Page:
23 September 2012

South Sudan Accepts African Union Proposal Over Abyei With Mixed Reactions

The United Nations is urging leaders of Sudan and South Sudan to sign a security agreement. They are meeting in Ethiopia to discuss oil revenues ... ( Resource: UN Urges Accord at Sudan Summit

Wau — South Sudan on Sunday accepted a peace proposal by the African Union High Implementation Panel (AUHIP) which has been mediating talks between the two former warring parties to break deadlock over a number of issues including contested region of Abyei.

The proposition, which suggests to hold a referendum in October 2013, supports the idea backed by South Sudan that only the dominant Ngok Dinka and the resident of Misseriya tribe can participate in this vote giving assurance that the region can join easily the new state of South Sudan.

However, the proposal has also been received with mixed reactions from some of the government officials and local people. Though high ranking and key influential decision making government officials approved the deal, the middle ranking officials appear discontented, indicating lack of coordination and common understanding on the issue.

Speaking in an interview with Sudan Tribune on Sunday, Luka Biong Deng, Co Chair of Abyei Joint Oversight Committee (AJOC) said the government of the Republic of South Sudan accepted the proposal put forward by the mediating team without placing any precondition for the deal.

Deng explained that, according to the proposal, Abyei becomes a state with special status in the event the referendum determines that it remains in Sudan or becomes part of the Republic of South Sudan. He downplayed voices arguing that the proposal gives away "too much" of Abyei resources to the Government of Sudan.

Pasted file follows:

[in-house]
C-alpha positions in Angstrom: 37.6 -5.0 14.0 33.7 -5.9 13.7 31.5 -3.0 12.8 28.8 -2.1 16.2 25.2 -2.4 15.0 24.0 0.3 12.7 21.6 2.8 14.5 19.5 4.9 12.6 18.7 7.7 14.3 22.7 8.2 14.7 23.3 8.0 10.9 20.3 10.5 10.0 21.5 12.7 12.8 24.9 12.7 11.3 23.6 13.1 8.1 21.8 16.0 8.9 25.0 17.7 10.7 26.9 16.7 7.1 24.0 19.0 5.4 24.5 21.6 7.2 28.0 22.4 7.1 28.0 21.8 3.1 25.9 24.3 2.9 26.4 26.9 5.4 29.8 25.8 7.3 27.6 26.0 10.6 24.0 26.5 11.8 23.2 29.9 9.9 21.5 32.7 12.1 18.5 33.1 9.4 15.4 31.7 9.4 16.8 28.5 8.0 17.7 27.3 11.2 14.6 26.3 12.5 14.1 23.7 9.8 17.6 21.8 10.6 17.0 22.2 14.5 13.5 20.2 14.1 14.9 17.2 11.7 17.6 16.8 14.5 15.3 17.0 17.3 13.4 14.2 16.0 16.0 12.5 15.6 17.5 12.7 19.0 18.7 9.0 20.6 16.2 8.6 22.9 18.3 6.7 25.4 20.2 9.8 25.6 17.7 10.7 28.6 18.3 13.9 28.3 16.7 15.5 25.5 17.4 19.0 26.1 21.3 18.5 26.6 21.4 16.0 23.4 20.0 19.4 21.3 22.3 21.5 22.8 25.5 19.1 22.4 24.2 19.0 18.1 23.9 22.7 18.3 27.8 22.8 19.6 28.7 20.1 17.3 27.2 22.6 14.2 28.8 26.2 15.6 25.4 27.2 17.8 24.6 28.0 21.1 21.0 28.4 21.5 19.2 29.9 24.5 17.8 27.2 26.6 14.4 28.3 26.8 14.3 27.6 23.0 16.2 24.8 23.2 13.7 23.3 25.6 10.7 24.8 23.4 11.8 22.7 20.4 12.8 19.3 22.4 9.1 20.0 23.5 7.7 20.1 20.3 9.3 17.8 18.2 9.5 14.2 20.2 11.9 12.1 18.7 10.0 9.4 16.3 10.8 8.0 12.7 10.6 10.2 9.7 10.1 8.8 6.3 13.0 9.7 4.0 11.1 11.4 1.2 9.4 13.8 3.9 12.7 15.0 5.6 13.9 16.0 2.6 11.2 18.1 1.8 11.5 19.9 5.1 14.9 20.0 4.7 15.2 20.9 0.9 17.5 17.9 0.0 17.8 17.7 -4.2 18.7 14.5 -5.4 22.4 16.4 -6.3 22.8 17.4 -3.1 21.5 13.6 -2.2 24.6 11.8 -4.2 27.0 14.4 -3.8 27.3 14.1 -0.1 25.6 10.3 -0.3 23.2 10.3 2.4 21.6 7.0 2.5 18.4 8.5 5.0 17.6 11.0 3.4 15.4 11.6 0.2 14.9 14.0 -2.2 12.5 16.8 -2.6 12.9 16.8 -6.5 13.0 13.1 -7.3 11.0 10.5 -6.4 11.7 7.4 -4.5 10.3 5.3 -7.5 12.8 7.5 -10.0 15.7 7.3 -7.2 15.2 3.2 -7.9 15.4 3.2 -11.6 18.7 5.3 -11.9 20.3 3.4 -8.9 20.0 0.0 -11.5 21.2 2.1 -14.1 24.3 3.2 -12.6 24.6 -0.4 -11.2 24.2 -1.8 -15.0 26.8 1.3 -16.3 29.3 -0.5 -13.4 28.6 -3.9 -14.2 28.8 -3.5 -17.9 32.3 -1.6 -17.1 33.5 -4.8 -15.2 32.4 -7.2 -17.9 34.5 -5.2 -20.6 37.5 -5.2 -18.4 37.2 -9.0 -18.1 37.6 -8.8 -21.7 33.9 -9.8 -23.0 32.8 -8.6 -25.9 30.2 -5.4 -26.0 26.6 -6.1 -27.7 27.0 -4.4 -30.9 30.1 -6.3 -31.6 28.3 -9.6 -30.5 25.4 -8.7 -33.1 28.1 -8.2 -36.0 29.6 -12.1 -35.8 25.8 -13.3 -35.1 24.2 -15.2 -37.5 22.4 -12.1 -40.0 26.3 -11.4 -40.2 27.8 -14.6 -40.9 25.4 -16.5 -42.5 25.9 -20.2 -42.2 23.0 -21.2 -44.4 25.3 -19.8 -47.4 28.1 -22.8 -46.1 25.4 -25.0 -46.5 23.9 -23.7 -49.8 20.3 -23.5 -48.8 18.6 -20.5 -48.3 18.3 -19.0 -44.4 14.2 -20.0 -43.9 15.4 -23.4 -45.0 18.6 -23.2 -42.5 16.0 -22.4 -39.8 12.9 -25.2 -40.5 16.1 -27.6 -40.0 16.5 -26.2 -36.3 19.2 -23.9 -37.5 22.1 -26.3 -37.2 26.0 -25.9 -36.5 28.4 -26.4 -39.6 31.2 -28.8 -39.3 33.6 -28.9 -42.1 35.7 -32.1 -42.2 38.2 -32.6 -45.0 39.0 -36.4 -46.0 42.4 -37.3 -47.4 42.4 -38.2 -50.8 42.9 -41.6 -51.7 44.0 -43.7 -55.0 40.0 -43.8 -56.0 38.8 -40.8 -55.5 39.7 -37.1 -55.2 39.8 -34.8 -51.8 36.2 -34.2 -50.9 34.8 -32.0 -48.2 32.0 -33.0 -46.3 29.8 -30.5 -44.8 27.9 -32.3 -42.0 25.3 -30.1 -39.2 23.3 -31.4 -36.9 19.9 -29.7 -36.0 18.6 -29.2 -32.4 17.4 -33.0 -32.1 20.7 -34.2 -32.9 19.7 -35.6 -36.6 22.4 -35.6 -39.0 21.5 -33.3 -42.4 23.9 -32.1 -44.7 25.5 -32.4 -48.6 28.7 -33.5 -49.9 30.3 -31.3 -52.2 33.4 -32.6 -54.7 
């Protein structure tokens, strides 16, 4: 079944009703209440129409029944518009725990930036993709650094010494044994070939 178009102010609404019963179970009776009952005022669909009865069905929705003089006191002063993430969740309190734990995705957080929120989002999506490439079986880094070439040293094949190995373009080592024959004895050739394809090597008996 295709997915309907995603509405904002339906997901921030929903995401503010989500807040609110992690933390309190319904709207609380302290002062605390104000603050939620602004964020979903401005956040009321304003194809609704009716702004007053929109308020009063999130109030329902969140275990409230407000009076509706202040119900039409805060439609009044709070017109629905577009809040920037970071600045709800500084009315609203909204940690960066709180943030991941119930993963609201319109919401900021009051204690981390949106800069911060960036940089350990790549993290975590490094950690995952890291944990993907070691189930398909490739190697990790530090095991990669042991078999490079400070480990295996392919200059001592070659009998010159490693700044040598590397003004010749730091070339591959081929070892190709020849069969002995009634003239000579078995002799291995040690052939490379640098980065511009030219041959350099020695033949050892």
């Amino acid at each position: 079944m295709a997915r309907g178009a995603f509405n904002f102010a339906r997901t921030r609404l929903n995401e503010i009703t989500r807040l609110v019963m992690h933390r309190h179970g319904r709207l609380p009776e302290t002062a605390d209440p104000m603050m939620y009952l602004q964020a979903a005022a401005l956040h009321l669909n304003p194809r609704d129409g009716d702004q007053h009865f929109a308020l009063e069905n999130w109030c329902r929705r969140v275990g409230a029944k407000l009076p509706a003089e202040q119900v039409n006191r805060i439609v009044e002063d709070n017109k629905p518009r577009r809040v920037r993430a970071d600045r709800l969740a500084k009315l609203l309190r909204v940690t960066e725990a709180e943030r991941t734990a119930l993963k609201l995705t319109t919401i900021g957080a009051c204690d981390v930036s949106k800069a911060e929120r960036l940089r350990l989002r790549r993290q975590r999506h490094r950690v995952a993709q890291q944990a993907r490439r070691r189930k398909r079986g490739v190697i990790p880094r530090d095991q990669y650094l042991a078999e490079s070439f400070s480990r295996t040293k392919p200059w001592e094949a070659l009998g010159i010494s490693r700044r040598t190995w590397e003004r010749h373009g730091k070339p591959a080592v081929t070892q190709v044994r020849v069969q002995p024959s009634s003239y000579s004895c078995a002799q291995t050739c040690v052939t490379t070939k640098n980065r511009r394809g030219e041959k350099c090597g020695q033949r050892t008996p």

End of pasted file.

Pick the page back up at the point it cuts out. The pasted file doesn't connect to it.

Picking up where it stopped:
"I think justice has been done. The proposal clearly recognizes the long suffering of the people of Abyei. It recognizes their voting right as predominant residents. I think this proposal is okay," Deng told Sudan Tribune by telephone from Ethiopian capital of Addis Ababa on Sunday.

He explained that the most important thing is that the proposal gives 30% of oil produced in the area to Abyei and defines criteria for qualifying other Sudanese residing in Abyei to vote at the referendum as those with permanent settlements and who have must lived in the area for period not less than three years before the signing of the 2005 Comprehensive Peace Agreement (CPA°.

The official further added the proposal gives 50% to the national government and 20% to adjacent localities of Southern Kordofan State of Sudan to fund Common Economic Development Corporation which shall be created and established by the two parties with assistance from members of the African Union and the international community.

"The objective of this body is to speed up delivery of basic services in the adjoining areas of Southern Kordofan. These funds would support economic development of permanent water points for livestock, improved pasture routes and support agricultural projects. The main reason for doing this is to encourage nomadic communities turn to the other living activities instead of relying on seasonal migratory route to Abyei and other states in the republic of South Sudan," he explained.

In Khartoum, Sudanese official avoided to speak about the proposition of the African mediation as the government expects that the Misseriya would reject it.